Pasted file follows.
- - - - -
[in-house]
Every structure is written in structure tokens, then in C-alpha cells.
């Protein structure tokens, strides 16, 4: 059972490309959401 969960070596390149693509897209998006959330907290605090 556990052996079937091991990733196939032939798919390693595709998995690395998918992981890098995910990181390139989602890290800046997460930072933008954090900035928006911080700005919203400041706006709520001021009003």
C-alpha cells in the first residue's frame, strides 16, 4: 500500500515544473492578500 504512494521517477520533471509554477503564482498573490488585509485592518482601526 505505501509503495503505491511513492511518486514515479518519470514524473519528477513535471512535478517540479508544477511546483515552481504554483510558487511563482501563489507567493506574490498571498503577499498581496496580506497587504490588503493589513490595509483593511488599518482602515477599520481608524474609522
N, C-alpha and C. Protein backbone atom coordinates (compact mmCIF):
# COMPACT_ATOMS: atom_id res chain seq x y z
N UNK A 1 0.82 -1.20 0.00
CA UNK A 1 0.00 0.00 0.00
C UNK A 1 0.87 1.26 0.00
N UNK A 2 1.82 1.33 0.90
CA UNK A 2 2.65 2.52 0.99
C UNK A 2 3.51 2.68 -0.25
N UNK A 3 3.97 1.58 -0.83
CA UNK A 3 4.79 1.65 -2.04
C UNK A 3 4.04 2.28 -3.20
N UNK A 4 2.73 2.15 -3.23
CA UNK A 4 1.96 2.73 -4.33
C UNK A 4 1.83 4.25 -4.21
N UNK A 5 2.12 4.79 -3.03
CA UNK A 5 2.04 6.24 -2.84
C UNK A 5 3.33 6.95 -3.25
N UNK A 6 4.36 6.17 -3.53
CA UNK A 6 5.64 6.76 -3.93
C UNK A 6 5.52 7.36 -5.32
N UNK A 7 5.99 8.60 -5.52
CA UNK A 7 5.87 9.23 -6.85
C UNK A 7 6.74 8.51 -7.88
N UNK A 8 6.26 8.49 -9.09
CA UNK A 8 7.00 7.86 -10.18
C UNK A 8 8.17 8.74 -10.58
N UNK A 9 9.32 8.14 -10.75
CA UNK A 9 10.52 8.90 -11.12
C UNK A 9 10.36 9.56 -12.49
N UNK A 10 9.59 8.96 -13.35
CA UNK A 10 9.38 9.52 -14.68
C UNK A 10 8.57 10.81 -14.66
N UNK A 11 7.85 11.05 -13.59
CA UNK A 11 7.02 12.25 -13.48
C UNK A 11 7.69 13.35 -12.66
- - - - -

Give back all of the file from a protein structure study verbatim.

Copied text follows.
[in-house]
Every structure is written in structure tokens, then in C-alpha cells.
């Protein structure tokens, strides 16, 4: 059972490309959401 969960070596390149693509897209998006959330907290605090 556990052996079937091991990733196939032939798919390693595709998995690395998918992981890098995910990181390139989602890290800046997460930072933008954090900035928006911080700005919203400041706006709520001021009003």
C-alpha cells in the first residue's frame, strides 16, 4: 500500500515544473492578500 504512494521517477520533471509554477503564482498573490488585509485592518482601526 505505501509503495503505491511513492511518486514515479518519470514524473519528477513535471512535478517540479508544477511546483515552481504554483510558487511563482501563489507567493506574490498571498503577499498581496496580506497587504490588503493589513490595509483593511488599518482602515477599520481608524474609522
N, C-alpha and C. Protein backbone atom coordinates (compact mmCIF):
# COMPACT_ATOMS: atom_id res chain seq x y z
N UNK A 1 0.82 -1.20 0.00
CA UNK A 1 0.00 0.00 0.00
C UNK A 1 0.87 1.26 0.00
N UNK A 2 1.82 1.33 0.90
CA UNK A 2 2.65 2.52 0.99
C UNK A 2 3.51 2.68 -0.25
N UNK A 3 3.97 1.58 -0.83
CA UNK A 3 4.79 1.65 -2.04
C UNK A 3 4.04 2.28 -3.20
N UNK A 4 2.73 2.15 -3.23
CA UNK A 4 1.96 2.73 -4.33
C UNK A 4 1.83 4.25 -4.21
N UNK A 5 2.12 4.79 -3.03
CA UNK A 5 2.04 6.24 -2.84
C UNK A 5 3.33 6.95 -3.25
N UNK A 6 4.36 6.17 -3.53
CA UNK A 6 5.64 6.76 -3.93
C UNK A 6 5.52 7.36 -5.32
N UNK A 7 5.99 8.60 -5.52
CA UNK A 7 5.87 9.23 -6.85
C UNK A 7 6.74 8.51 -7.88
N UNK A 8 6.26 8.49 -9.09
CA UNK A 8 7.00 7.86 -10.18
C UNK A 8 8.17 8.74 -10.58
N UNK A 9 9.32 8.14 -10.75
CA UNK A 9 10.52 8.90 -11.12
C UNK A 9 10.36 9.56 -12.49
N UNK A 10 9.59 8.96 -13.35
CA UNK A 10 9.38 9.52 -14.68
C UNK A 10 8.57 10.81 -14.66
N UNK A 11 7.85 11.05 -13.59
CA UNK A 11 7.02 12.25 -13.48
C UNK A 11 7.69 13.35 -12.66